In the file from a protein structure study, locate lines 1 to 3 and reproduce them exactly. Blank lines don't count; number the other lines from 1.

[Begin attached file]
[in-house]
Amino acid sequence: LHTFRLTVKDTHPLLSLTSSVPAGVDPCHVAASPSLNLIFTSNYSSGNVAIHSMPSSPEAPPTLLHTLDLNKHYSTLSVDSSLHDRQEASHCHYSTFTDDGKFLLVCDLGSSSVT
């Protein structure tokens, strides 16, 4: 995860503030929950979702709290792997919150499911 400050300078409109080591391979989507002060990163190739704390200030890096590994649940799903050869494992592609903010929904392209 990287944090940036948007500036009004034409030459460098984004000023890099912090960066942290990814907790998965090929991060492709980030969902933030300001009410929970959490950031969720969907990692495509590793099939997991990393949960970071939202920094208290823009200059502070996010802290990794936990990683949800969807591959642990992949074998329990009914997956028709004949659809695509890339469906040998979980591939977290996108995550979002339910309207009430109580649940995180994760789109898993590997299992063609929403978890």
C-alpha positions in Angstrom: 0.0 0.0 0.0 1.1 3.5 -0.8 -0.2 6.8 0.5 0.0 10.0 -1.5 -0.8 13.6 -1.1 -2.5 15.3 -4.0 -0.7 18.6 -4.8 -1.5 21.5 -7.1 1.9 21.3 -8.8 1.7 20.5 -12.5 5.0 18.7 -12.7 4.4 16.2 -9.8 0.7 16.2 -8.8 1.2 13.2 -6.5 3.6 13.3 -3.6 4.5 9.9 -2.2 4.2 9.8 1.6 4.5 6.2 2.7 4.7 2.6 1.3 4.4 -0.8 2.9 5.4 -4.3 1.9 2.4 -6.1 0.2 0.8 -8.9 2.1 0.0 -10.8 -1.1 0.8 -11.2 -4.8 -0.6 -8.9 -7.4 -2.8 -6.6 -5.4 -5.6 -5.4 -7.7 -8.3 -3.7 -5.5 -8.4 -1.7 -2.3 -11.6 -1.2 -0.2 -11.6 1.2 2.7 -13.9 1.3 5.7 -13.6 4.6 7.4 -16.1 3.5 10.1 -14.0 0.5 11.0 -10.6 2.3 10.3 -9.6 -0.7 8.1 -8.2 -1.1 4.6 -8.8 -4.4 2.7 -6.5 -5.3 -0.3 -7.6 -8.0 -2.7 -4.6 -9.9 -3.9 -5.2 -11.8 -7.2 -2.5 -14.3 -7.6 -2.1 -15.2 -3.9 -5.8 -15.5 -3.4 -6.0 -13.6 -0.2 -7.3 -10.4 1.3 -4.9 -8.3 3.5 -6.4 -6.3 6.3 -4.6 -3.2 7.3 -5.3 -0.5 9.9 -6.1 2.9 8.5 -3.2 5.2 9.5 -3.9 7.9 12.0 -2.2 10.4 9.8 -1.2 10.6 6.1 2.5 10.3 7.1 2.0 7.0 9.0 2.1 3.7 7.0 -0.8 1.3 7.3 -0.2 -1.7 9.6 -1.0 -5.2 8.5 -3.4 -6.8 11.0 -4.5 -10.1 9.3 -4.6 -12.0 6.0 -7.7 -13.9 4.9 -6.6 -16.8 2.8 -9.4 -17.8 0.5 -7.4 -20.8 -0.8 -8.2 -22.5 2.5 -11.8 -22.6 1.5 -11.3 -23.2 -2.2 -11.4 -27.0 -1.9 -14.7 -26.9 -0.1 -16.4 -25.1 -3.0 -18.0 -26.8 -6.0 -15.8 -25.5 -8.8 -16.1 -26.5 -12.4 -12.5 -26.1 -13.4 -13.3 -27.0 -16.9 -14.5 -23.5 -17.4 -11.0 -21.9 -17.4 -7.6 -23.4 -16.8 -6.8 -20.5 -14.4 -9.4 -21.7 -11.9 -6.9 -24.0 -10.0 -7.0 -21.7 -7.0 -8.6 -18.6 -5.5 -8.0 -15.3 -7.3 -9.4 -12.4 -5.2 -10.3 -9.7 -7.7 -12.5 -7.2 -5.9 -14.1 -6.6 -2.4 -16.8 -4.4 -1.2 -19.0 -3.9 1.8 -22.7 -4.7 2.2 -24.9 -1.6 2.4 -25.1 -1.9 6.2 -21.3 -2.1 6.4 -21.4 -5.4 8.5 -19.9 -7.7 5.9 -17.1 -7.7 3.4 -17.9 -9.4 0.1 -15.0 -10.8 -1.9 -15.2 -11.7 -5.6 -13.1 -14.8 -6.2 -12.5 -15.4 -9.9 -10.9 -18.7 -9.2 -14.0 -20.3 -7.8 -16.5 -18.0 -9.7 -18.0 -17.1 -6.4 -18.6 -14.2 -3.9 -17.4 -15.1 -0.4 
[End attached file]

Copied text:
[in-house]
Amino acid sequence: LHTFRLTVKDTHPLLSLTSSVPAGVDPCHVAASPSLNLIFTSNYSSGNVAIHSMPSSPEAPPTLLHTLDLNKHYSTLSVDSSLHDRQEASHCHYSTFTDDGKFLLVCDLGSSSVT
């Protein structure tokens, strides 16, 4: 995860503030929950979702709290792997919150499911 400050300078409109080591391979989507002060990163190739704390200030890096590994649940799903050869494992592609903010929904392209 990287944090940036948007500036009004034409030459460098984004000023890099912090960066942290990814907790998965090929991060492709980030969902933030300001009410929970959490950031969720969907990692495509590793099939997991990393949960970071939202920094208290823009200059502070996010802290990794936990990683949800969807591959642990992949074998329990009914997956028709004949659809695509890339469906040998979980591939977290996108995550979002339910309207009430109580649940995180994760789109898993590997299992063609929403978890």